If you aren’t interested in this ancient history of the origins of Brave Machine, you can jump directly to the founding of the band by clicking here.
Links to each song story are here.
To tell the story of how Brave Machine came to be, I must first take you back in time to the year 2003. To a time when I was not long removed from my time at Visible Music College and was the bass/ 2nd acoustic guitar player (depending on each week’s song selection) in my church’s worship team. Going all the way back to 2003 might seem a little far for a band that released a debut album in 2021 but it does bear some relevance with a couple of the songs on the album. Those connections will be discussed in the individual song explanations.
A couple kids in high school at the church were in a band with one of their school friends and they approached me about recording and producing an album for them. I, being fresh out of music college as previously indicated and being the only person they knew with recording equipment, readily agreed in spite of having zero experience producing a band. What could possibly go wrong?
They recorded a 4 song EP at my house and it was…not great. It turns out that I’m not very good at mixing songs. But at the time we all thought the end result was pretty great. Fast forward a bit and those two kids from church, Joe Wenger and Matt Nye, asked me to join the band. I turned them down. Mainly because I was pretty insistent at the time that any project I was personally involved in be a Christian one. I don’t recall how much time passed but eventually they replaced their drummer with another high schooler from church named Nathaniel Martin and convinced me to join.
We named our newly formed band CrewmanNumber7. No spaces or anything. It was written just like that. Not the smartest move. The name was based on minor Star Trek characters that were never given names and were likely to die during the episode. It also came from a song I started writing but never finished and….it was my AIM screen name. The make up of the band was myself (vocals, guitar), Joe Wenger (vocals, guitar), Matt Nye (bass), and Nathaniel Martin (drums).
After some time writing songs and incorporating some songs from their previous band, Fiasco, we set about recording in my house again. The quality was pretty much the same as the aptly named Fiasco EP but in 2004-2005 having any kind of recordings up on MySpace was essential to getting booked for shows. In addition to shows, MySpace was great for making industry connections. Barry Blair, formerly of Audio Adrenaline and the producer on Bleach’s first two albums heard our songs and reached out about having us come to Tennessee to record an album with him.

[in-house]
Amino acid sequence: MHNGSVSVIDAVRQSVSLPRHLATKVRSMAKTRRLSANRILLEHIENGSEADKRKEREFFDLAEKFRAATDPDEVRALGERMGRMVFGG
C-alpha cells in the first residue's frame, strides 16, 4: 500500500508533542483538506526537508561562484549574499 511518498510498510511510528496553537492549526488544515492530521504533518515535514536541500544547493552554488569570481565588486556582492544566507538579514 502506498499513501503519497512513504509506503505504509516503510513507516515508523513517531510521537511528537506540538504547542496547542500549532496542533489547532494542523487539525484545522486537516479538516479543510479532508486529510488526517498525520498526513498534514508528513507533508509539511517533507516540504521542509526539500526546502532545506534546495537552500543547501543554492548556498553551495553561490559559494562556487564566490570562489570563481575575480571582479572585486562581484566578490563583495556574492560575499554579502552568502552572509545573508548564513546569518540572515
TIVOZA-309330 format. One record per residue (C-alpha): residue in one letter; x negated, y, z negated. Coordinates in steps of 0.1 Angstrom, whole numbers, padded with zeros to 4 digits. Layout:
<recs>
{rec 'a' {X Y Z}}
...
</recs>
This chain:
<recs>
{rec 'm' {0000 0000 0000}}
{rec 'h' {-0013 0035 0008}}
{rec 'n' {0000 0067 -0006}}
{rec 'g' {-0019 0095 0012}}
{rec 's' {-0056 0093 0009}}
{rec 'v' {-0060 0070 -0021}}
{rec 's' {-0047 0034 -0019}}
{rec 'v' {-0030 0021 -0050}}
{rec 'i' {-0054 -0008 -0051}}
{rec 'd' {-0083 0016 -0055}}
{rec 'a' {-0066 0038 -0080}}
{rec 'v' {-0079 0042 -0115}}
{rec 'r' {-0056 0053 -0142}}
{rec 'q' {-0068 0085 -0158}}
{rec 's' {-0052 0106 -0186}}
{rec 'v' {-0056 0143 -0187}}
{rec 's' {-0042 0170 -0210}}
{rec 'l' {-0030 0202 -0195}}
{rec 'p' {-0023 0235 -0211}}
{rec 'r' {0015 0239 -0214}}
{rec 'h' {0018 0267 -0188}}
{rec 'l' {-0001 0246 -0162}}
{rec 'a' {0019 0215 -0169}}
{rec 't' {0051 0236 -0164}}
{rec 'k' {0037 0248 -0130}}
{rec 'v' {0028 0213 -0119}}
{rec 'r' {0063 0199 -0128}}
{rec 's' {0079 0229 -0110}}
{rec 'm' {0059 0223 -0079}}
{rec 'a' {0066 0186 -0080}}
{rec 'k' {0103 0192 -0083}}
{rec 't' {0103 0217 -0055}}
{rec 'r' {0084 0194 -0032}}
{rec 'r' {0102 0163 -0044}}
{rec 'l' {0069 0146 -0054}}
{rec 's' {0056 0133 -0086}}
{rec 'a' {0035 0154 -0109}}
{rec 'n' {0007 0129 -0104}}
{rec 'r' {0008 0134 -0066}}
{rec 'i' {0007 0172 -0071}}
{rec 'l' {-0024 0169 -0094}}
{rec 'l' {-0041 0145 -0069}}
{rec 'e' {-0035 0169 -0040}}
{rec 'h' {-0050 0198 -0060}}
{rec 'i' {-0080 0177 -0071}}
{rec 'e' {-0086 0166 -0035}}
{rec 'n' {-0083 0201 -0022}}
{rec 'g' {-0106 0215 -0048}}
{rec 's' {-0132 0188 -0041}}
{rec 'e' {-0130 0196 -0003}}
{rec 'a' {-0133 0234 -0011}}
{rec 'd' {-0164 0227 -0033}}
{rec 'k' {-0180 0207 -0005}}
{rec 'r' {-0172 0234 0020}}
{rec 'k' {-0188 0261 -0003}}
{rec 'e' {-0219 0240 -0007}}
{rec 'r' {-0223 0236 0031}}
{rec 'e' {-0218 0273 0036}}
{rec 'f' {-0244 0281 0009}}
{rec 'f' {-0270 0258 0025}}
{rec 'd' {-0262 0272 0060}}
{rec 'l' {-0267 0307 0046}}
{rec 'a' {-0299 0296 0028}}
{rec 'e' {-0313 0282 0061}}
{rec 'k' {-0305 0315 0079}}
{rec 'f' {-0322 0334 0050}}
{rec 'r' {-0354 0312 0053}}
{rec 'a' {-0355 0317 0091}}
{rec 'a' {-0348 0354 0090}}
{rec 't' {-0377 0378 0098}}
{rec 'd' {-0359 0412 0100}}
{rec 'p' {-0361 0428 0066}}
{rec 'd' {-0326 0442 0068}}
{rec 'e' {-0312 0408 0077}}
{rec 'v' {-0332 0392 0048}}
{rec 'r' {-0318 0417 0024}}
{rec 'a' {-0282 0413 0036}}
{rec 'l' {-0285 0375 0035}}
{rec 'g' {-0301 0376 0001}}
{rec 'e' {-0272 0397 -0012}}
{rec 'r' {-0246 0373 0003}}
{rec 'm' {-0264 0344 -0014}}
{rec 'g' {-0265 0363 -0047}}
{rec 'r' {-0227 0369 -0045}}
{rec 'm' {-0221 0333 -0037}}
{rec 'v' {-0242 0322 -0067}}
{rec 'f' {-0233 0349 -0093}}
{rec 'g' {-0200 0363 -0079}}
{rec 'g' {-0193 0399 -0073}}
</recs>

As someone who is still a big fan of Barry’s guitar work on Audio Adrenaline’s Bloom album, the idea of having him Produce our album was amazing…if only we could come up with $3,000 for him to do it. Now, it would be nice to think that Barry heard our awful sounding recordings on MySpace, recognized some diamonds in the rough, and just HAD to record our band at his studio. But I think the reality is that he was in between bigger projects and needed to make some money. I don’t say that to be disparaging of Barry in any way. We’ve all got bills to pay. Even so, the idea was exciting but seemed dead on arrival. We were a nobody band made up of a guy who had just gotten married and 3 others that had just graduated high school. We didn’t have anything close to $3,000. Thankfully, Nathaniel’s parents did and offered to fund the album. So off we went to Tennessee to record a 5 song EP.
That week spent with Barry Blair in his studio was one of the most educational experiences in my musical journey. I’ll always treasure that. We came out of there with a professional sounding album and songs that Barry helped us polish into something better than they were when we showed up. He really pushed us each individually to be at our very best.